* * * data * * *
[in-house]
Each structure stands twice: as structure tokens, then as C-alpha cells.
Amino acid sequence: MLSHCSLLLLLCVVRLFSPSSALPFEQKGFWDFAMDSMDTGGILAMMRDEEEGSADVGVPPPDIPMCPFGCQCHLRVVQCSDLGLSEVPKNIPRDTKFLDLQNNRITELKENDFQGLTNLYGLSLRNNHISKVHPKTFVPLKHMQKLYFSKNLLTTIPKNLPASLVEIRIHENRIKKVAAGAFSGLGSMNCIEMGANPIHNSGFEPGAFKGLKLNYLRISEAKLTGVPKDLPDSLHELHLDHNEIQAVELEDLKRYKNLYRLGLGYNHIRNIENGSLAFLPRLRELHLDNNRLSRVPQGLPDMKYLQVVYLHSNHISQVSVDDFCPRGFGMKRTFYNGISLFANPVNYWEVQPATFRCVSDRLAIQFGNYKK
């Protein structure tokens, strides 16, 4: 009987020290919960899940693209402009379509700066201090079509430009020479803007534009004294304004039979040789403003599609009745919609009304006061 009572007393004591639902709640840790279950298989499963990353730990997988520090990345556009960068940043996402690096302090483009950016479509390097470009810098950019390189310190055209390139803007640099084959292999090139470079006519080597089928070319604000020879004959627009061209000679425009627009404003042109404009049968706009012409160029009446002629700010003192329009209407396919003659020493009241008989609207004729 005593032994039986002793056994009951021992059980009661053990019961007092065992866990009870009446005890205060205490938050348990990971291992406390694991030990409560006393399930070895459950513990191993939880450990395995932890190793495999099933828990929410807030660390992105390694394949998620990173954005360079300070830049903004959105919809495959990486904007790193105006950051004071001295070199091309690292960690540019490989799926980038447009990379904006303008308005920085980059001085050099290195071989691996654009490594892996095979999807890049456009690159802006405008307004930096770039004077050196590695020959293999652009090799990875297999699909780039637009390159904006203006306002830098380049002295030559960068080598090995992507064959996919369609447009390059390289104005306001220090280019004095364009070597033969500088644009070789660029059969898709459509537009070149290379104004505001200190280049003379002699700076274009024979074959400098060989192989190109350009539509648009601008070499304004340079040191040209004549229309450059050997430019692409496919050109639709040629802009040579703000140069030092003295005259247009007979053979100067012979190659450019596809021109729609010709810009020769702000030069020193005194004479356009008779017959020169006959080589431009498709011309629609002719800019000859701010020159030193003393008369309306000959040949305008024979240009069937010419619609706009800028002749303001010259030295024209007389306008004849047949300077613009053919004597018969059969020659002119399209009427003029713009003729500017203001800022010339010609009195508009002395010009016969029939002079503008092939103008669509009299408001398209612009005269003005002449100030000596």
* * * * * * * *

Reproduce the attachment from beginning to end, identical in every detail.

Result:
[in-house]
Each structure stands twice: as structure tokens, then as C-alpha cells.
Amino acid sequence: MLSHCSLLLLLCVVRLFSPSSALPFEQKGFWDFAMDSMDTGGILAMMRDEEEGSADVGVPPPDIPMCPFGCQCHLRVVQCSDLGLSEVPKNIPRDTKFLDLQNNRITELKENDFQGLTNLYGLSLRNNHISKVHPKTFVPLKHMQKLYFSKNLLTTIPKNLPASLVEIRIHENRIKKVAAGAFSGLGSMNCIEMGANPIHNSGFEPGAFKGLKLNYLRISEAKLTGVPKDLPDSLHELHLDHNEIQAVELEDLKRYKNLYRLGLGYNHIRNIENGSLAFLPRLRELHLDNNRLSRVPQGLPDMKYLQVVYLHSNHISQVSVDDFCPRGFGMKRTFYNGISLFANPVNYWEVQPATFRCVSDRLAIQFGNYKK
């Protein structure tokens, strides 16, 4: 009987020290919960899940693209402009379509700066201090079509430009020479803007534009004294304004039979040789403003599609009745919609009304006061 009572007393004591639902709640840790279950298989499963990353730990997988520090990345556009960068940043996402690096302090483009950016479509390097470009810098950019390189310190055209390139803007640099084959292999090139470079006519080597089928070319604000020879004959627009061209000679425009627009404003042109404009049968706009012409160029009446002629700010003192329009209407396919003659020493009241008989609207004729 005593032994039986002793056994009951021992059980009661053990019961007092065992866990009870009446005890205060205490938050348990990971291992406390694991030990409560006393399930070895459950513990191993939880450990395995932890190793495999099933828990929410807030660390992105390694394949998620990173954005360079300070830049903004959105919809495959990486904007790193105006950051004071001295070199091309690292960690540019490989799926980038447009990379904006303008308005920085980059001085050099290195071989691996654009490594892996095979999807890049456009690159802006405008307004930096770039004077050196590695020959293999652009090799990875297999699909780039637009390159904006203006306002830098380049002295030559960068080598090995992507064959996919369609447009390059390289104005306001220090280019004095364009070597033969500088644009070789660029059969898709459509537009070149290379104004505001200190280049003379002699700076274009024979074959400098060989192989190109350009539509648009601008070499304004340079040191040209004549229309450059050997430019692409496919050109639709040629802009040579703000140069030092003295005259247009007979053979100067012979190659450019596809021109729609010709810009020769702000030069020193005194004479356009008779017959020169006959080589431009498709011309629609002719800019000859701010020159030193003393008369309306000959040949305008024979240009069937010419619609706009800028002749303001010259030295024209007389306008004849047949300077613009053919004597018969059969020659002119399209009427003029713009003729500017203001800022010339010609009195508009002395010009016969029939002079503008092939103008669509009299408001398209612009005269003005002449100030000596």